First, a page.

About the scheduler inside a GPU SMX

Dear All

Supposing cc 3.5 (K40)

Does the scheduler the following:

  • SMX register memory permits 5 blocks of threads
  • But due 2048 thread limitation only 4 blocks run at a time

Does the scheduler prepares a 5th block in the available memory to be run when one of the 4 blocks ends (in advance, even before any blocks end)?


Luis Gonçalves

What exactly does “prepare a block in the available memory” mean?

I find it difficult to imagine any such work short of actually starting the threads, which we have assumed are not available yet.

grid size 1000
block size 512

Number registers per thread is such that 5 blocks fits in the available register memory of the SMX

Each SMX runs 4 blocks at a time due to 2048 threads limit in each SMX

When one of the blocks finishes is there a 5th block ready to run or must be scheduled yet?

This reads very much like a question about an XY-problem. What are you trying to accomplish?

Increase performance

Increase performance how exactly? I am unable follow the reasoning here. It seems you are seeking assurances that cannot be given since the details of the GPU scheduling mechanisms are not documented, and are subject to change.

If this is just for a specific part (which seems to be the case), why not just give it a try, and measure the performance? When it comes to GPUs, I usually recommend experimenting instead of theorizing, since so little information is available about the details of their microarchitecture.

So to state your problem in a slightly different way, inspired by njuffa’s post:

  • You have reached the maximum number of threads per SM (i.e. 100% occupancy)
  • However at 100% occupancy there are still registers left
  • You want to put those registers to good use in order to increase performance.

Is that a fair summary?

If that is the case, I would suggest looking for opportunities to increase instruction level parallelism, including aggressive use of restrict to allow early loads. Depending on what the software does, also look for opportunities of in-register table lookup and try to increase the number of common subexpression. All of these have a tendency to drive up register usage and benefit performance.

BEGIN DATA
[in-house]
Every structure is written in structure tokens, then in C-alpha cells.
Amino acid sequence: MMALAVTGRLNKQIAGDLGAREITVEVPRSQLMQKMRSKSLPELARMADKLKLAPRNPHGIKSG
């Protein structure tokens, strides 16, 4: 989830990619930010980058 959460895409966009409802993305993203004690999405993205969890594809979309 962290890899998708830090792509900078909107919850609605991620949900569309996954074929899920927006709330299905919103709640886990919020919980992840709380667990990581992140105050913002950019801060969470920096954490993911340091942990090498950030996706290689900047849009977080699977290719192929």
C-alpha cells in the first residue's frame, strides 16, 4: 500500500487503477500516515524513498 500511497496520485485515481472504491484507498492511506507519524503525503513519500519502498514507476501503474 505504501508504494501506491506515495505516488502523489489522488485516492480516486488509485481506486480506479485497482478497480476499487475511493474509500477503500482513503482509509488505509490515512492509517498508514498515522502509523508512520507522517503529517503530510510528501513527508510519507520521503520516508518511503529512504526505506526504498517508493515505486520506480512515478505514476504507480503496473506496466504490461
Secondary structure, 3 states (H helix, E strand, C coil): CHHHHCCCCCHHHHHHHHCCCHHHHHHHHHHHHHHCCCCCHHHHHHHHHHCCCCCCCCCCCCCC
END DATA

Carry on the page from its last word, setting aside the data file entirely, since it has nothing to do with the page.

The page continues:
Especially in floating-point computation, the compiler won’t re-associate expression, with the exception of FMA contractions, to avoid changing the semantics of the computation; any re-association benefitting performance should be performed by the programmer.

There are a couple of ways in which code using more registers may perform faster. The compiler may even be able to find some itself if you just use a launch_bounds qualifier to inform the compiler of the available registers.

Yes, it is that in another words, tera

I am trying to explain why is better block size of 512 instead of 1024

With 512, the registers are enough for 5 blocks (only run 4 at a time)
With 1024, the registers are for 2 blocks (not enough for a 3rd block), (run 2 at a time)

Better performance with 512

I do not want to justify without basis

Experience indicates that in general, finer granularity (fewer threads per block) is often advantageous for GPU performance, all other parameters being equal. A good initial target for block size is 128 to 256 threads; possibly smaller with the latest GPU architectures. While there are a number of possible architectural explanations (e.g. unbalanced execution in large thread blocks, ramp-up and ramp-down effects at the start and end of kernels) for this, differences can also be due to hardware implementation artifacts (“butterfly effects”), especially for memory-intensive codes.

The interactions of multiple levels of scheduling, the specific sequences of loads and stores in each warp, and buffering and re-ordering in the memory controllers are very complicated, and cannot be modeled satisfactorily with publicly available information. In my work I have found that often there is no readily discernable cause-effect pattern in multi-dimensional shmoo plots of performance data, which in turn indicates that brute force auto-tuning based on multiple configuration parameters would be useful.

A look at the profiler statistics should highlight what metrics in particular are affected by the change in block configuration for your code, and I would suggest documenting that as immediate causes of the observed performance differences.

My experience is different. In one kernel, with block size of 32 performs worst than 32x16.

And in many kernels I increased the block size to increase performance

But even with 32x16 block size I have a grid size big enough to fill with processing all the SMXs.

Block size of 32 is good if I have lots of SMX and otherwise a small grid size (with 32x16 block size). That way (with 32) it is distributed equally (and fill the SMXs) the processing trough the SMXs

In other words, block size of 32 is good when there are few parallelism

For a K40, a block size of 32 threads is too small, because it limits occupancy severely, and this is specifically disqualified under “all other parameters being equal”.

I stated that good results are usually achieved with blocks of 128 to 256 threads, possibly less on Maxwell and Pascal. Another way of saying this is: it is often advantageous to make the block size as small as possible as good occupancy will allow.

yes, with maximum number of blocks of 16 by SMX and block size of 32, it only be 512 threads per SMX at a time